The Helen Bamber Foundation (HBF) offers dignity, care and support to refugees and asylum seekers who have experienced extreme human cruelty, such as torture and trafficking.

The HBF provides specialist care to meet the complex needs of some of the most marginalised and vulnerable people in the world. Survivors are offered specialist psychological and physical therapy, housing and welfare support, legal protection and creative arts and skills programmes to help them rebuild their lives.

Set up by Helen Bamber OBE, who dedicated her life and work to supporting survivors of torture and human cruelty for more than 70 years, the Foundation is for those with nowhere else to turn. Its team consists of GPs, psychiatrists, psychologists, therapists, lawyers and welfare and housing experts who are honoured to be the custodians of Bamber’s legacy and distilled knowledge to support such people.

Bamber was originally inspired by her work with survivors of the holocaust in the former concentration camp of Bergen-Belsen, where she went in 1945 at the age of 20. She saw as thousands remained in the camp until the early 1950s, unable to find a country willing to accept them. “Our job,” she said, “was to resource and strengthen the survivors, to find meaning for their survival.” Finding meaning for survival became a theme throughout her life’s work and remains a cornerstone of the work of the HBF.

Central to the work of the HBF is the belief that everyone deserves to be treated promptly and with dignity. Support staff help with access to health care, legal advice and human rights and work on establishing relationships and rebuilding trust so that survivors can begin to rebuild their lives and be reintegrated into the wider community as and when they are ready.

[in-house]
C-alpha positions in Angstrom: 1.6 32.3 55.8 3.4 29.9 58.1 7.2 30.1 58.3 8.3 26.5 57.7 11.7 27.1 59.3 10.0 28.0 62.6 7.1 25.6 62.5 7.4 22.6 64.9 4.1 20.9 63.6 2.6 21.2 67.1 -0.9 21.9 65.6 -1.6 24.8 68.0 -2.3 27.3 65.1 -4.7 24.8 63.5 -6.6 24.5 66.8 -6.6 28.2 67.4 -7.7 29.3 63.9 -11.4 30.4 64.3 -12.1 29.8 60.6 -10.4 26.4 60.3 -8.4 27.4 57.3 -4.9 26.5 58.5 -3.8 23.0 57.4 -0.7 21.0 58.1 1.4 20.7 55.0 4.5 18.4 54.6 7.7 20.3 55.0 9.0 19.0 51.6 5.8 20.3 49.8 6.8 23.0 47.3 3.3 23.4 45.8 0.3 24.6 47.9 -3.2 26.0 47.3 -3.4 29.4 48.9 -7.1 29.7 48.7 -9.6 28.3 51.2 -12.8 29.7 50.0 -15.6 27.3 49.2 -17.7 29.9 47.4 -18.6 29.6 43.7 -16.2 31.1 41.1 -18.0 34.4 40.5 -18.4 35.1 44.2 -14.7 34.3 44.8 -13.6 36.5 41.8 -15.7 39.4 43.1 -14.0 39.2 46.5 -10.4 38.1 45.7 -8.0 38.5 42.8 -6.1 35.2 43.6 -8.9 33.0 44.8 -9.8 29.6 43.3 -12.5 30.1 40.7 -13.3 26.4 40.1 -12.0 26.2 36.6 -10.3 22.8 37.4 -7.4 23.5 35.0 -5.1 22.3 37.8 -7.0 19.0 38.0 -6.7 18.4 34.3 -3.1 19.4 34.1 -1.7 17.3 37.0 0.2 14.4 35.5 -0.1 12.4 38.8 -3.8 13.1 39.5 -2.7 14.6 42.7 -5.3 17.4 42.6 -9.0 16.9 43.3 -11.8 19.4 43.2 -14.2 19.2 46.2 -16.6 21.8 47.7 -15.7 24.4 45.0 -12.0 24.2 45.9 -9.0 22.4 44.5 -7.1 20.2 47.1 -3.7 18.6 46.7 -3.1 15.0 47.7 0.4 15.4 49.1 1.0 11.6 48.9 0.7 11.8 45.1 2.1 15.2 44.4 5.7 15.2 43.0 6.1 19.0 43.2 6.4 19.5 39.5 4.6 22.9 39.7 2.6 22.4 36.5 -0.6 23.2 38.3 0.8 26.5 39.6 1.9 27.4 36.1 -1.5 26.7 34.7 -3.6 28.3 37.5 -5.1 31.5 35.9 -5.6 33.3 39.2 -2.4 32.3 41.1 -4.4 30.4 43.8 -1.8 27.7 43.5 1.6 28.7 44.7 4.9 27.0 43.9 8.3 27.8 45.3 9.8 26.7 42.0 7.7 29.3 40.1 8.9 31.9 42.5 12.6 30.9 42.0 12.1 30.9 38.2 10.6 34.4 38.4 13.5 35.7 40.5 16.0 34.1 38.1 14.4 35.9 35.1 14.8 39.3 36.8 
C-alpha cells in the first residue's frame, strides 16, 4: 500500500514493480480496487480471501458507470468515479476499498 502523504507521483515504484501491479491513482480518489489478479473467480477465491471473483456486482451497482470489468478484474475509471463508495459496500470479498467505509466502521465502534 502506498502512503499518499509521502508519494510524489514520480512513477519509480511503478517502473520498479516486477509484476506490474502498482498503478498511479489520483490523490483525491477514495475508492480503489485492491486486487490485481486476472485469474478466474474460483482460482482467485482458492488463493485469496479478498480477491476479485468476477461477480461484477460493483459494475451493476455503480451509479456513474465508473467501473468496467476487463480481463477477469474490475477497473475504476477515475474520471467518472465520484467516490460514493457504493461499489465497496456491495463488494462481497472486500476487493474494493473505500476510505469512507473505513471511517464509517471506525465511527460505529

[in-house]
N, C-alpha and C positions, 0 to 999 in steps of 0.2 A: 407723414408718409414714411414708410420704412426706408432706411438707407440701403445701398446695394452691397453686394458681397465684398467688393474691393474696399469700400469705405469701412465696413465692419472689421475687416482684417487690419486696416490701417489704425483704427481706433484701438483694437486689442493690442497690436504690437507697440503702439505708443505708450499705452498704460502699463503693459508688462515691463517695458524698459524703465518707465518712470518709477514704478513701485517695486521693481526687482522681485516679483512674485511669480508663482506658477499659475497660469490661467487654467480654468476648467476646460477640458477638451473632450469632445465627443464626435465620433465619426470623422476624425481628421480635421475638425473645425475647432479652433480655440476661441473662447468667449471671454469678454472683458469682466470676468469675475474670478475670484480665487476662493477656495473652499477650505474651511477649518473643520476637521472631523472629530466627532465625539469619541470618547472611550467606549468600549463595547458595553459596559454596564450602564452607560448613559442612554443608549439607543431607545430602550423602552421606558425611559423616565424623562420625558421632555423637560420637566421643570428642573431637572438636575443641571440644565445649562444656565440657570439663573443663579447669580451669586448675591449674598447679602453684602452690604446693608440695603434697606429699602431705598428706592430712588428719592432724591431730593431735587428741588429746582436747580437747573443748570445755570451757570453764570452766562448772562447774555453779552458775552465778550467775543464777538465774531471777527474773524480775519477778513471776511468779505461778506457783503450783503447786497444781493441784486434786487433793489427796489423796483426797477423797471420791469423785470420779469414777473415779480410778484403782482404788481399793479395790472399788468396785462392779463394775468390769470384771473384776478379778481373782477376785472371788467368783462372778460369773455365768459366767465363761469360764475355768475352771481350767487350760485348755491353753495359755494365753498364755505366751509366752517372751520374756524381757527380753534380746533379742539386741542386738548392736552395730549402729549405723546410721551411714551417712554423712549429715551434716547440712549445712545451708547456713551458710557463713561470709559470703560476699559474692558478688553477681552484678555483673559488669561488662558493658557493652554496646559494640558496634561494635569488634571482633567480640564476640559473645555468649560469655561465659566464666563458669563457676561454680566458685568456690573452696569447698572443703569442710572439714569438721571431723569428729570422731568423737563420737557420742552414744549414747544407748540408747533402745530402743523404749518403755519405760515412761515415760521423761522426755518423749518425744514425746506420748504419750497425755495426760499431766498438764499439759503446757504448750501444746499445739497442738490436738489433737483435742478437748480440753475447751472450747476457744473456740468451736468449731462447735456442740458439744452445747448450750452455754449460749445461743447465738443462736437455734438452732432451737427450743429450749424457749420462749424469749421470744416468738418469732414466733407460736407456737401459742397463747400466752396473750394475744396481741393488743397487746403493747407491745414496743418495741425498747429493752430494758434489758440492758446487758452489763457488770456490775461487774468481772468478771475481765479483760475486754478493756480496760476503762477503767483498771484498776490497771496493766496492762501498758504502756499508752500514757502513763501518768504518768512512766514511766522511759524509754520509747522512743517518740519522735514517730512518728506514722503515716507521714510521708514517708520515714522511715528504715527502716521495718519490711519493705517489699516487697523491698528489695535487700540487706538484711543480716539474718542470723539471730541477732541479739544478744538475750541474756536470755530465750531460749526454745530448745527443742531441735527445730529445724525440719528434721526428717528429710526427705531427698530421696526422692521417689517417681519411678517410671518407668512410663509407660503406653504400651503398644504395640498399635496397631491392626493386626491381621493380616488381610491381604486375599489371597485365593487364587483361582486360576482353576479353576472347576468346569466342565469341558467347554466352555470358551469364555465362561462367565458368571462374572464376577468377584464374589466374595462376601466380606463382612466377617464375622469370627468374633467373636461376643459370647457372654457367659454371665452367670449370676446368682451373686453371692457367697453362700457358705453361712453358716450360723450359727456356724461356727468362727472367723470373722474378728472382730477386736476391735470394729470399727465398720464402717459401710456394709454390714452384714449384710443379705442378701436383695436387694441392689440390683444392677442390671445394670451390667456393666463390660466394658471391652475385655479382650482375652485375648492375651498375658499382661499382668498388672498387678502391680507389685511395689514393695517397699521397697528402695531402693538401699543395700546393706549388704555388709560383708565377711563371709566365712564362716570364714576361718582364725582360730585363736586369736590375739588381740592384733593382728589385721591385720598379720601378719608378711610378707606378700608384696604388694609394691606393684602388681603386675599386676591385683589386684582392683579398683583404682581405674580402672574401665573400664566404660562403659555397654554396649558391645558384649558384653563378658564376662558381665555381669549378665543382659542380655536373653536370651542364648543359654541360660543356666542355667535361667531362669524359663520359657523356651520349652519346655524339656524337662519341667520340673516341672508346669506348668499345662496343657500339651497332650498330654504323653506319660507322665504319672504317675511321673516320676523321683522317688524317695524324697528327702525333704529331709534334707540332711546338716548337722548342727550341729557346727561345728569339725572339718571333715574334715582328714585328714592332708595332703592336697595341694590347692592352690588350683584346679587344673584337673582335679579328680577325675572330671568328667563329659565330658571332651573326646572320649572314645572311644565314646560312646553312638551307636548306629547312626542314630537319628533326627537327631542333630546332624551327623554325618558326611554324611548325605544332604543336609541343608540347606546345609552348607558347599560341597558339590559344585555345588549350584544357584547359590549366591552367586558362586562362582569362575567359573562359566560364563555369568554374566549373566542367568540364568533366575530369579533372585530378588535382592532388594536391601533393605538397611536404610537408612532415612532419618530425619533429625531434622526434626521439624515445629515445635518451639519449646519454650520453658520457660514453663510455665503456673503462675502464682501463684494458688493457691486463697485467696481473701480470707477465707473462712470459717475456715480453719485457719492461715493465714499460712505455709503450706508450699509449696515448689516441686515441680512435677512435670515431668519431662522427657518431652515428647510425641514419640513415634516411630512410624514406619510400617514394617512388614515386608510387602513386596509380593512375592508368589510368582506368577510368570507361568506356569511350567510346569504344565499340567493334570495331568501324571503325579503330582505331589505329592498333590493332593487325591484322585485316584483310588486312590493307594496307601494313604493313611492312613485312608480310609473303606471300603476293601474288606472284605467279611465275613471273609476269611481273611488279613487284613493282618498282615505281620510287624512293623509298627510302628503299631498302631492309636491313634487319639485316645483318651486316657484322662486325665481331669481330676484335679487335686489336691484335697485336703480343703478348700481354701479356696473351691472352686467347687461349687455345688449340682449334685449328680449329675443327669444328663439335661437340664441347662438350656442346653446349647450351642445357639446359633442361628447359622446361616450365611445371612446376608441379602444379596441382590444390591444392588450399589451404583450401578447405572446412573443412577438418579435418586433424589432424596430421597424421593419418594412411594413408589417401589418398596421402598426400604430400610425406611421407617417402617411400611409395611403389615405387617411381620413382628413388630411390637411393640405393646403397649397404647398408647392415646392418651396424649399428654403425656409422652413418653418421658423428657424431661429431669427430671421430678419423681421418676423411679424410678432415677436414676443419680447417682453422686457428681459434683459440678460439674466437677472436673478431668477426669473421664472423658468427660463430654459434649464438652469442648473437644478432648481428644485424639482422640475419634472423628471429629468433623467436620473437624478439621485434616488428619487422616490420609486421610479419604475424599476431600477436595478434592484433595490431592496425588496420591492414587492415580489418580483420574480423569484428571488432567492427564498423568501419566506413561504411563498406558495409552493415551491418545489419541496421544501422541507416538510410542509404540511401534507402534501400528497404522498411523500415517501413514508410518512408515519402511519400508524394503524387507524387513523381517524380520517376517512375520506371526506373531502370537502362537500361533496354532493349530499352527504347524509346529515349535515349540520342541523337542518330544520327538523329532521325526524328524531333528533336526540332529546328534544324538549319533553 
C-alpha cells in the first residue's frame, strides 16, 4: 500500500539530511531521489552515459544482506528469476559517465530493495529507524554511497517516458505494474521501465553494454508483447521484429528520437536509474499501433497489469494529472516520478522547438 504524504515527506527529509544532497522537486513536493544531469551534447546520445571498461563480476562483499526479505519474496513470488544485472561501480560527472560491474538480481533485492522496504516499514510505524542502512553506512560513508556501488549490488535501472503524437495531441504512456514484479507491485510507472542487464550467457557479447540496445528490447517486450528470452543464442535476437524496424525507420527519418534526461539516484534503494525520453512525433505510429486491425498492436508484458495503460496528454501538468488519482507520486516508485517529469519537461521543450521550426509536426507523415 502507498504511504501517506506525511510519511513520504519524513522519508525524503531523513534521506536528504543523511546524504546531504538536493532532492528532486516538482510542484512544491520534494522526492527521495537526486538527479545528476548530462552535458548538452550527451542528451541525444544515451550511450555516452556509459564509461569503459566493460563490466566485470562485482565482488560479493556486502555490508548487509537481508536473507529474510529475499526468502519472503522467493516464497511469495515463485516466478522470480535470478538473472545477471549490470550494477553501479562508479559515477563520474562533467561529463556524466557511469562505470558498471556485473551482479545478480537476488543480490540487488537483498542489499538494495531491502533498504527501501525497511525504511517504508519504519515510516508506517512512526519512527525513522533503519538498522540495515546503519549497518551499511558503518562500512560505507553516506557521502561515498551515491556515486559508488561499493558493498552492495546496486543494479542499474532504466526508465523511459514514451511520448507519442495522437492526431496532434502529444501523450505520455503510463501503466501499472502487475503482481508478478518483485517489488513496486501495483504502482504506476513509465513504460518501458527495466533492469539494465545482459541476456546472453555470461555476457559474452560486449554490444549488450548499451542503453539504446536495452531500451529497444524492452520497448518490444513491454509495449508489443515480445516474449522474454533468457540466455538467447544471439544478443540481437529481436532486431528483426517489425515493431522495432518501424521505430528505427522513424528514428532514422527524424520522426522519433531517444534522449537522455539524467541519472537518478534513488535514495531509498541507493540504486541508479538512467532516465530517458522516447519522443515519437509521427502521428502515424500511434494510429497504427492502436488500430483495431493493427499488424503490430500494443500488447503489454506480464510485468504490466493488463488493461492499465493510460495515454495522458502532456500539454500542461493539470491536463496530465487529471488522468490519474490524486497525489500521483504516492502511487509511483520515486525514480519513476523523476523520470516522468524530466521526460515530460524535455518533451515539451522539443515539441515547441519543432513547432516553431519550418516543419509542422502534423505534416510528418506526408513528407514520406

It can be a painstaking business. But the HBF ensures all survivors it helps are offered an individually tailored programme of specialist psychological care and physical rehabilitation activities alongside an advisory GP clinic, expert medico-legal documentation, safeguarding, welfare and housing support, creative arts and employability skills programmes.

The HBF holds an annual fundraising event called the Conversation, sponsored by the Pureland Foundation – an evening of storytelling hosted by its president, Emma Thompson. This year, the third Conversation will also see actor Stephen Fry and the BBC’s chief international correspondent, journalist Lyse Doucet, leading onstage discussions between the Foundation’s patrons and refugees who have suffered extreme human cruelty through trafficking and torture, and have fled their homes to seek safety in the UK. In previous years, Emma Thompson has been joined by Anish Kapoor, Colin Firth, James Naughtie and Fergal Keane.

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